Since the children have flesh and blood, [Jesus] too shared in their humanity so that by his death he might break the power of him who holds the power of death—that is, the devil—and free those who all their lives were held in slavery by their fear of death. (Heb. 2:14–15)
Some, I suppose, might think that ours was a morbid task, one better left to the morticians and their paid crews. For us, though, the doing of it allowed us to quietly declare that we will not live as slaves to our fear of dying. Any death, and particularly this one, is unwelcome and unnatural. It still makes us uneasy and afraid, but our work that day was a taunt to the one who would have us live in abject terror of our mortality. We each stood in that grave and thrust our shovels into its heart as if to say, “Death, we will not be afraid of you. Where is your victory? Where is your sting? Have you not heard of Jesus? Have you forgotten his cross? Have you forgotten his empty tomb? Do you think we have forgotten it? Poor death. You poor, pitiful thing.”
Affection, community, defiance—those ingredients make for a good day. And a good day it was. It reminded each of us that our bodies too will return to the earth by and by.
The Most Preferable Death
When Gary was first diagnosed with a brain tumor, and after he agreed to seek medical care, we had to choose, as a family, what kind of treatment he should receive and where. Our options were many, but early on, with Gary’s blessing, the decision was made to keep him close to home in the belief that the best medicine—or most preferable death—was that which allowed for the constant nearness of people who knew and loved him. By that decision, we were assured that the last thing Gary would feel, hear, or sense in this world would be the tenderness, reverence, and adoration of those to whom he meant most; in other words, he would leave this world feeling the same things, though to a lesser degree, that he would feel when he took his first breath on the other side.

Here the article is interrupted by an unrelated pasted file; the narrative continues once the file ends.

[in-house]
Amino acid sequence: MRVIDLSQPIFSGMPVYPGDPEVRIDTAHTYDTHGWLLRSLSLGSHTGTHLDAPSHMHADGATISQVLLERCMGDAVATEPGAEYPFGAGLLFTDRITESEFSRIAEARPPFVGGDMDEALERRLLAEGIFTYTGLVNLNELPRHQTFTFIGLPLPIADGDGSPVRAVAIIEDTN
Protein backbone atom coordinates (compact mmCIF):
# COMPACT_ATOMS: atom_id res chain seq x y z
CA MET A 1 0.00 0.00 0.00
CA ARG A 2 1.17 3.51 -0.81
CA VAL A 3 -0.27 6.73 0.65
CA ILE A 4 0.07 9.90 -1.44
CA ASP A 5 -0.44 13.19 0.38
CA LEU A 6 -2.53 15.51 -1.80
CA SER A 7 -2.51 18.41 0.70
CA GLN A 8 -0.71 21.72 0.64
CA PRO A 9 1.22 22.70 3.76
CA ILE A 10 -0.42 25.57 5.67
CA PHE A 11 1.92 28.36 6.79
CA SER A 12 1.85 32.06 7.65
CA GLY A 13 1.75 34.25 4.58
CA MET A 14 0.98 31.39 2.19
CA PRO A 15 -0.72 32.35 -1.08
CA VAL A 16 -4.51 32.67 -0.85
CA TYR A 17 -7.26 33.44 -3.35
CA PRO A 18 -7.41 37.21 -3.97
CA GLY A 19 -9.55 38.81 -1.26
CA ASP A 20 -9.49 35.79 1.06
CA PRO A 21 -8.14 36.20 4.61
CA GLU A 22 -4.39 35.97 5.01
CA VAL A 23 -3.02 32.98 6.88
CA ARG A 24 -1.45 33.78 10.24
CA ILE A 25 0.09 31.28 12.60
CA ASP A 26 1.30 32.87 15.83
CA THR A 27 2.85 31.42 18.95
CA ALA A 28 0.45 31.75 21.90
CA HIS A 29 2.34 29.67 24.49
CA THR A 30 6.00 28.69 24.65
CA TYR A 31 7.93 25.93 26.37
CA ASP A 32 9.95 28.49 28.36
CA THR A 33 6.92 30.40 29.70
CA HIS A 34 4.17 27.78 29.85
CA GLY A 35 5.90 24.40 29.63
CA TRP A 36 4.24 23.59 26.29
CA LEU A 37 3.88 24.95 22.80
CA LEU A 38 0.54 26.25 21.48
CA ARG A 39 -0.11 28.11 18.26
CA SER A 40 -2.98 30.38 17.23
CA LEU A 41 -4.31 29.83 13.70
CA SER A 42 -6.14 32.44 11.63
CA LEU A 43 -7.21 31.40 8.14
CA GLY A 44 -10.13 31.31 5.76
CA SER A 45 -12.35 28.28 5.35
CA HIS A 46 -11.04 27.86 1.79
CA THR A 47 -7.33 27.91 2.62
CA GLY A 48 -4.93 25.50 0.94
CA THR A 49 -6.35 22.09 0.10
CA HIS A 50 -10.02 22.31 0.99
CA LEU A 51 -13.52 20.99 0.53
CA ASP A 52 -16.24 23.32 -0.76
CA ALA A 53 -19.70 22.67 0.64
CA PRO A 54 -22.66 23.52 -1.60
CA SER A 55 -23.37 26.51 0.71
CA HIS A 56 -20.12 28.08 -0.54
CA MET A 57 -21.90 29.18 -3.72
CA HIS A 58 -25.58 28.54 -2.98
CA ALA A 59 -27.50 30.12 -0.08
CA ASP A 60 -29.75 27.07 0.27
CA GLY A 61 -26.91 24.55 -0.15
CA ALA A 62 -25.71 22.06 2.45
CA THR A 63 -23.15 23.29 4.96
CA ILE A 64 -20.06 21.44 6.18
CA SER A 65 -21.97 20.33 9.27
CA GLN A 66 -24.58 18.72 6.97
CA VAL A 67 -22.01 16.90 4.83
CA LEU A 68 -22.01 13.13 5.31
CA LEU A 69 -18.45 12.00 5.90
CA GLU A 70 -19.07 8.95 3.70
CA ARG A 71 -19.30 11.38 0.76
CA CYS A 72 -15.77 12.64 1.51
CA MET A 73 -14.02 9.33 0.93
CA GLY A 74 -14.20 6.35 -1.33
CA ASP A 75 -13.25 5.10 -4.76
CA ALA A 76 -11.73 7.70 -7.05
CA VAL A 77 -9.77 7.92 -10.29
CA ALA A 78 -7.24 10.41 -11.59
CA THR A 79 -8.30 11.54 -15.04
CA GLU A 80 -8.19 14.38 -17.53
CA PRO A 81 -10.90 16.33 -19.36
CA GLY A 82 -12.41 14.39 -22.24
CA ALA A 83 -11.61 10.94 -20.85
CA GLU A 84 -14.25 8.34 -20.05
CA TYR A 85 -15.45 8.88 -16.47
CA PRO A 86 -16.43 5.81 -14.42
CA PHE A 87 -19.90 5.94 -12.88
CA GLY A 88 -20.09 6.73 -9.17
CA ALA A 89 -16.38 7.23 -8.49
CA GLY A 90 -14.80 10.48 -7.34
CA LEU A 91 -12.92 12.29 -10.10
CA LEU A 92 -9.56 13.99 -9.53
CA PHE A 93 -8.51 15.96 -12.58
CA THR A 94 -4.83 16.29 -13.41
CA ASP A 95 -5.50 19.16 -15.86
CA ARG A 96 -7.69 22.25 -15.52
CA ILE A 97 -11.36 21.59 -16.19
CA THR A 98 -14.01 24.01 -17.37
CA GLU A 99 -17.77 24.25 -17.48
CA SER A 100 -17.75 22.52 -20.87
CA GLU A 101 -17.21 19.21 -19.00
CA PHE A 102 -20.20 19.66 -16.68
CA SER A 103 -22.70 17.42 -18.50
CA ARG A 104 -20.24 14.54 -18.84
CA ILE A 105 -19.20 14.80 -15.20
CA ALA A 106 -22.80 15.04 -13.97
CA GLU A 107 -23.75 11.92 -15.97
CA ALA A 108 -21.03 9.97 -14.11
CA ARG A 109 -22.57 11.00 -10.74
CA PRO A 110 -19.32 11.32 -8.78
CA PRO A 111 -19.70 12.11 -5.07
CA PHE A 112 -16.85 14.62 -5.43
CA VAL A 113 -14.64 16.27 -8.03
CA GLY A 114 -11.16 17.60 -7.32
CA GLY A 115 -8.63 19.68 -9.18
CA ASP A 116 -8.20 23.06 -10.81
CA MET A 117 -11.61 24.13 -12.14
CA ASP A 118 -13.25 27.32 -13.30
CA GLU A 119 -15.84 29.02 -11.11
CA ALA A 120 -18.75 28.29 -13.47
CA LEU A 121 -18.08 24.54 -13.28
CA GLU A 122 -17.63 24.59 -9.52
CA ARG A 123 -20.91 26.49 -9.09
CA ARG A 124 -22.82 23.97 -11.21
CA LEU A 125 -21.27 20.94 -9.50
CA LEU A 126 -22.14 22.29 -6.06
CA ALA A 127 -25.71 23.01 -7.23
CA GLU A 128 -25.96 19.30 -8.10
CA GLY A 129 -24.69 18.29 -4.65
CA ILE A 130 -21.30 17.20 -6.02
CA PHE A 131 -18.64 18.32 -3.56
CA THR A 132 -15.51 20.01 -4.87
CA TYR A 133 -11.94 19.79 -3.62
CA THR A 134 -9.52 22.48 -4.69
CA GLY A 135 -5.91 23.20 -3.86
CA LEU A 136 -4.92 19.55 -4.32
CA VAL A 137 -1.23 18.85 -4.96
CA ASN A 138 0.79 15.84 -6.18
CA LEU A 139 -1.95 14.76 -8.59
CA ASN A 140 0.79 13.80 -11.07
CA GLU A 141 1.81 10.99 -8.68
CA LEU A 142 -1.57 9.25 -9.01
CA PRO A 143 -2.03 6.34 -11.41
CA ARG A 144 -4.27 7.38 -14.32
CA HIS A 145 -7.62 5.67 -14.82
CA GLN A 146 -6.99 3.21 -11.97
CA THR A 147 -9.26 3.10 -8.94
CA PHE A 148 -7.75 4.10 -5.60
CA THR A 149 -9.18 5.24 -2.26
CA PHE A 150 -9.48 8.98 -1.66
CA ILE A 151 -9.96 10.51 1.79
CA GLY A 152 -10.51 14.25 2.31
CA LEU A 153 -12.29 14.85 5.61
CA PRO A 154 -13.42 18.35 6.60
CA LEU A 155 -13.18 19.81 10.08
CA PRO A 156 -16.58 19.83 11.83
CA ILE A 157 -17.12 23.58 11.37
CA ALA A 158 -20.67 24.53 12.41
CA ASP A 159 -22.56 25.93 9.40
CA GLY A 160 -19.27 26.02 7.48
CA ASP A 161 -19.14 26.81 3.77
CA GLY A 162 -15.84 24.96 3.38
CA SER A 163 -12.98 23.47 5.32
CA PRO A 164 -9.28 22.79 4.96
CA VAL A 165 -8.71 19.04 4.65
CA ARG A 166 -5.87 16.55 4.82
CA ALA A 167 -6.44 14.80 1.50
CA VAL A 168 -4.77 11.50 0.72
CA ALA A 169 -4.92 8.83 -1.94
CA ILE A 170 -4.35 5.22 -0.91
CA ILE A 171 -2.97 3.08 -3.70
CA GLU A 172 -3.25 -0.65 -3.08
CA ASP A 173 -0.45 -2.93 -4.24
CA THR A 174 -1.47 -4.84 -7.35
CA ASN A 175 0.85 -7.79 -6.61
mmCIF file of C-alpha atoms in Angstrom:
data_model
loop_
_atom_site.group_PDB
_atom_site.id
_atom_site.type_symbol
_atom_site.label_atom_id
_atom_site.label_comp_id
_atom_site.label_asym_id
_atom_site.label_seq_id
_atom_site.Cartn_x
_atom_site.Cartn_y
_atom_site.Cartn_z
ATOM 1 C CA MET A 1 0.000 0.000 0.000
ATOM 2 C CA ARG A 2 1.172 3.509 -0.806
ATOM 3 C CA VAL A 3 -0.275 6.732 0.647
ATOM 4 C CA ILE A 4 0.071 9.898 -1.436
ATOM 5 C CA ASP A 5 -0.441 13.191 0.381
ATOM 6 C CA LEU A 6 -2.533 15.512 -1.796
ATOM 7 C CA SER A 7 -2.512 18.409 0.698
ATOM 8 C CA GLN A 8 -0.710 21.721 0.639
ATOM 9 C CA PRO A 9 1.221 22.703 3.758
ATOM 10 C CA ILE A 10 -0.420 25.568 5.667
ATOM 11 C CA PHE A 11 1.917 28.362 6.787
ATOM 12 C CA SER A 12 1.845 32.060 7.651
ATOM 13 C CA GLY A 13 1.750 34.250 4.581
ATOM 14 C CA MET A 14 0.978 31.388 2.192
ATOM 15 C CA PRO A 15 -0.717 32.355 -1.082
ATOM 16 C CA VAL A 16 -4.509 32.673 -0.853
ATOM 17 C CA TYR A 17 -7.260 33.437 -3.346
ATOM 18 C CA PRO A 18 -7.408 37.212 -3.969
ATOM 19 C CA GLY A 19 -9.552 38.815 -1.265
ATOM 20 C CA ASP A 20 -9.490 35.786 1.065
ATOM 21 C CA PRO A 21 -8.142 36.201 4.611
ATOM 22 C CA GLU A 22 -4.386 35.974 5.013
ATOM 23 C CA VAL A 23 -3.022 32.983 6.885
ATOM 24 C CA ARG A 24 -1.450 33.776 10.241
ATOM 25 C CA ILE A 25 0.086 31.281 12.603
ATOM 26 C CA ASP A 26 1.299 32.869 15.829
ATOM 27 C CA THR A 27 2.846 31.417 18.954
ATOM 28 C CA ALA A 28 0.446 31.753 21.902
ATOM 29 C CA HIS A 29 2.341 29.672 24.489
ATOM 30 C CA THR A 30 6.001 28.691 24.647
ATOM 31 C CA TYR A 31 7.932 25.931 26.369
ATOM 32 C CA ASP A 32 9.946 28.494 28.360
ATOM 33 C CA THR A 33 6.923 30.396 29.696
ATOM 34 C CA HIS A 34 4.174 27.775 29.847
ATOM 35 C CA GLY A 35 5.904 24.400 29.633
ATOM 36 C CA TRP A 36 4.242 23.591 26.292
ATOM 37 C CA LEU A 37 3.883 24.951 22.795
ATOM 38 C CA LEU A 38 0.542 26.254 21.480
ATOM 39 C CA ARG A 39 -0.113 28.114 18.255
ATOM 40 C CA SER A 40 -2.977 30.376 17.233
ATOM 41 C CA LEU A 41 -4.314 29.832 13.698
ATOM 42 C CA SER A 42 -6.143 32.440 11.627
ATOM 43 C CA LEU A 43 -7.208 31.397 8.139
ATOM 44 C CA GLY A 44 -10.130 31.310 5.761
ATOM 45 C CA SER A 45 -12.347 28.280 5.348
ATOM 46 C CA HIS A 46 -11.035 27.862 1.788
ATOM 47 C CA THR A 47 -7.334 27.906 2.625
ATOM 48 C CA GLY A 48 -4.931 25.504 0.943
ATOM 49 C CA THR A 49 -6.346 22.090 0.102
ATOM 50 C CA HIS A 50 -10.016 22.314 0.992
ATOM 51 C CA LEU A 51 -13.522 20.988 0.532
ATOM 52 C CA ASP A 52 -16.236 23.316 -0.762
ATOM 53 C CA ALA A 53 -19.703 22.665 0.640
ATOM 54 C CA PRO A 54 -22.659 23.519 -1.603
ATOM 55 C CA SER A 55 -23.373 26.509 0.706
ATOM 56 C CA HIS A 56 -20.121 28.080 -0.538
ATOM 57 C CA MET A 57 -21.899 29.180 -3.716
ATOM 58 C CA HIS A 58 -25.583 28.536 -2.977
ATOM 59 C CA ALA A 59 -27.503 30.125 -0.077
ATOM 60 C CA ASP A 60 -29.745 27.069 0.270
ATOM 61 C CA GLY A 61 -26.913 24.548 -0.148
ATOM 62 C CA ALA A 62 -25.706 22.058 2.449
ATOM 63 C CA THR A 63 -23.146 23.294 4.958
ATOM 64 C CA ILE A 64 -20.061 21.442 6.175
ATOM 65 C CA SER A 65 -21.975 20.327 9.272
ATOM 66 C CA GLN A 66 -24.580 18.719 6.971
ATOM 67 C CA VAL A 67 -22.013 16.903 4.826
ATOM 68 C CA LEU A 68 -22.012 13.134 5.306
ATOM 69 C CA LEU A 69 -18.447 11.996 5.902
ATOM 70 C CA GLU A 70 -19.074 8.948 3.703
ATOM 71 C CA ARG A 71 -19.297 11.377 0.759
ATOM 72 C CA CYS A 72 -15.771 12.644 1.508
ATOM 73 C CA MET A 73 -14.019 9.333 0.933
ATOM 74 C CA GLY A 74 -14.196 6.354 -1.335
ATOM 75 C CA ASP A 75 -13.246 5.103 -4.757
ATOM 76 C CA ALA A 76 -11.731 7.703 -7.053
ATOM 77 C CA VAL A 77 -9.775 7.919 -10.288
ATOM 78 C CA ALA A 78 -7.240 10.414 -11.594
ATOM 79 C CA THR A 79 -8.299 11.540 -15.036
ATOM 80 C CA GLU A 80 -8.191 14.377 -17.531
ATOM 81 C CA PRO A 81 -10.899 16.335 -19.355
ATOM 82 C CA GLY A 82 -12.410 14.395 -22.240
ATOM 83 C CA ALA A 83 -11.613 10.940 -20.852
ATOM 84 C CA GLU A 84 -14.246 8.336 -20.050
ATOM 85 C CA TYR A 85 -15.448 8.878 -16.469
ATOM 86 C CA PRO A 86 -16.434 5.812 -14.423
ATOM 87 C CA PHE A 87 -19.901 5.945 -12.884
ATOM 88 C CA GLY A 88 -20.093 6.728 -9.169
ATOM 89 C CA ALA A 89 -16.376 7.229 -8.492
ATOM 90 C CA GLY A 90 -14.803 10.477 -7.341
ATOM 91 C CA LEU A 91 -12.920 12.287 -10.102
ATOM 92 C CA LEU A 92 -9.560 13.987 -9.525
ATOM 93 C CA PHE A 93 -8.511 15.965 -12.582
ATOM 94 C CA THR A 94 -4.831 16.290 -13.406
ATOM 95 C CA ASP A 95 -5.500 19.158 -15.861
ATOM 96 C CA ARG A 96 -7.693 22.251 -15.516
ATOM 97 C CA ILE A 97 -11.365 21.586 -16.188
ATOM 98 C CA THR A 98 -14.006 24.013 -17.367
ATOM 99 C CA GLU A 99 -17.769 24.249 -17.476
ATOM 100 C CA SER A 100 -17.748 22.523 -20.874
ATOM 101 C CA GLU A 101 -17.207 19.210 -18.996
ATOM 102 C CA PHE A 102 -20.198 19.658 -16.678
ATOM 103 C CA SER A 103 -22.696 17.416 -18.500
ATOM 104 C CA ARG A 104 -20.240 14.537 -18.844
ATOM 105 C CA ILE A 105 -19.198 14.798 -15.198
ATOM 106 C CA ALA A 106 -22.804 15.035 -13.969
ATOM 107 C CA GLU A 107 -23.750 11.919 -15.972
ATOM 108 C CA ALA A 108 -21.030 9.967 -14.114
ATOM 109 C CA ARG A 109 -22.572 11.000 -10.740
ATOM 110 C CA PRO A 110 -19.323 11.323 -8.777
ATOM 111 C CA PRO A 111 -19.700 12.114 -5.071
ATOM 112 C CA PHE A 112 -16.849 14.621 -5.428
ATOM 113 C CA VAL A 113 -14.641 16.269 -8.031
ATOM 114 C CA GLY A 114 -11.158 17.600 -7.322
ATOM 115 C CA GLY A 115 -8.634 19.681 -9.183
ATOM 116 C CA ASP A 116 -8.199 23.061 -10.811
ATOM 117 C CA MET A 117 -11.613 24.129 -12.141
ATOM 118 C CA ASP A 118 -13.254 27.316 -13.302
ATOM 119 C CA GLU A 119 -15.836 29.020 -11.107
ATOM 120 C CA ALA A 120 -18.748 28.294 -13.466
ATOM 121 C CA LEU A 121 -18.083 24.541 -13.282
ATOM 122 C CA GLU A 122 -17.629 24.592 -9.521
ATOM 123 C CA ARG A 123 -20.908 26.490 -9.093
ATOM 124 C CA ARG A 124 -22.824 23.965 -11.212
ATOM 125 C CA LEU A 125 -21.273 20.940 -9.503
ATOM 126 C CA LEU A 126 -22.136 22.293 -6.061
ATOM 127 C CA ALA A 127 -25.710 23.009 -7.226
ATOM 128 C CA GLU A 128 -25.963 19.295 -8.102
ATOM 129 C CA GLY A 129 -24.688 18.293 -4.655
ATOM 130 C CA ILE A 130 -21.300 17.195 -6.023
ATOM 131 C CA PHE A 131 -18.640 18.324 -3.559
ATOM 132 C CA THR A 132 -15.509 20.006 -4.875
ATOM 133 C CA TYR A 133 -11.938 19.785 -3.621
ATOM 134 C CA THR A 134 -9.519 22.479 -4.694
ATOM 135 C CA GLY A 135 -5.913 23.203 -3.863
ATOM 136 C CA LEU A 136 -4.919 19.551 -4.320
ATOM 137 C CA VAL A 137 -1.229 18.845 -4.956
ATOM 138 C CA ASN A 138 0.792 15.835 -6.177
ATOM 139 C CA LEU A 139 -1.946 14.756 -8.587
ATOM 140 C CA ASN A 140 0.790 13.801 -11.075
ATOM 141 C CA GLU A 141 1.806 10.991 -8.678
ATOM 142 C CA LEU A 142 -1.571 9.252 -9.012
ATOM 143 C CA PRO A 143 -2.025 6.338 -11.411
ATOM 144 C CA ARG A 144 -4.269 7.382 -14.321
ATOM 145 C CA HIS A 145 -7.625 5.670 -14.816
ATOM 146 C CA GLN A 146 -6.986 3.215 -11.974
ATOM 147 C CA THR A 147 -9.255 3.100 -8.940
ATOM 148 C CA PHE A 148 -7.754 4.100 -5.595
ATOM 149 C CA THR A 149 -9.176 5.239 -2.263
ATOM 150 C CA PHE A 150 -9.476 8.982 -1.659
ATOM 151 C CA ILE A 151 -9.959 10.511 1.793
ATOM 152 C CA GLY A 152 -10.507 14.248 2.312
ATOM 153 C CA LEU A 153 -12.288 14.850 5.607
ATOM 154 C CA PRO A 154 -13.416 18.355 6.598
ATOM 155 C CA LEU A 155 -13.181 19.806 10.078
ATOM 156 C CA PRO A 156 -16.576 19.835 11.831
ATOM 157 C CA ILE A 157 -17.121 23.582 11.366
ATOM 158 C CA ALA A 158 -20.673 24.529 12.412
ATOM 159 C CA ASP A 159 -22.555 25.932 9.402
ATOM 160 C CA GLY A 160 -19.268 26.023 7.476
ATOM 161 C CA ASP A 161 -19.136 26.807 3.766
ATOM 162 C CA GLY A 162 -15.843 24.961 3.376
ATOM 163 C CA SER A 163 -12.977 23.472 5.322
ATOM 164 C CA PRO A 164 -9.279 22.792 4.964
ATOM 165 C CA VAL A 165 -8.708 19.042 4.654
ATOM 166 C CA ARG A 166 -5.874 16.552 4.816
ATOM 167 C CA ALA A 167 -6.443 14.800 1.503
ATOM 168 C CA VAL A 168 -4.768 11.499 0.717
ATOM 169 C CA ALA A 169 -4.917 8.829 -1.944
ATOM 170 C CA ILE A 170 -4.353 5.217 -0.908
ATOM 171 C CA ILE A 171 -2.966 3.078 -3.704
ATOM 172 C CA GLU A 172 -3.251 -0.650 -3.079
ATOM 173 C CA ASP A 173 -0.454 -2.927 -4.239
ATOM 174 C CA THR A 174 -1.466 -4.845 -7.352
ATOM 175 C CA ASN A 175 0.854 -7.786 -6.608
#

On the evening of the grave-digging, I sent this note to the men:
Saturday evening, June 16, 2012, 9:35 p.m.
Words fail me, but I didn’t want the day to end without at least trying to express my thanks to you for your work this morning. How blessed we are, and how heartily can we say with the psalmist, “The boundary lines have fallen for [us] in pleasant places.”
I went back to the cemetery this evening by myself. It looked and felt quite different than it did when we were all together there earlier today. This morning there was activity, conversation, and camaraderie. This evening it was stillness, quiet, and solitude. Standing there alone made me grateful that my memories of the place will always include the sight of friends working side by side, the sounds of laughter and lightheartedness, and a sense of belonging that is bigger than any one of us. Knowing that your footprints are in and around the spot where Gary’s body will be laid to rest is a comforting thought, and I’m sure he’d be happy to know that you and I had a hand in preparing it.
It is such a gift to follow Christ and to walk through life with men like you. Thank you for sharing your time with me, not just today, but weekly. I am honored, and I am your debtor.
Gary passed away early on a Sunday morning.
On Tuesday of that week, we had a private burial at the farm—just family—and then a public memorial later that afternoon. By day’s end, one task remained undone. Gary’s casket had been placed in the ground but left uncovered.
Two days later, at 7:00 a.m., just after sunrise, instead of meeting at my house on the porch as we usually did on Thursday mornings, the brethren gathered at the chapel, shovels in hand, to mend the earth and close Gary’s grave.
It was a beautiful morning.
We sang a song.
We read and talked about John 21.
We moved the soil back to its place.
We said goodbye.
Our work was done.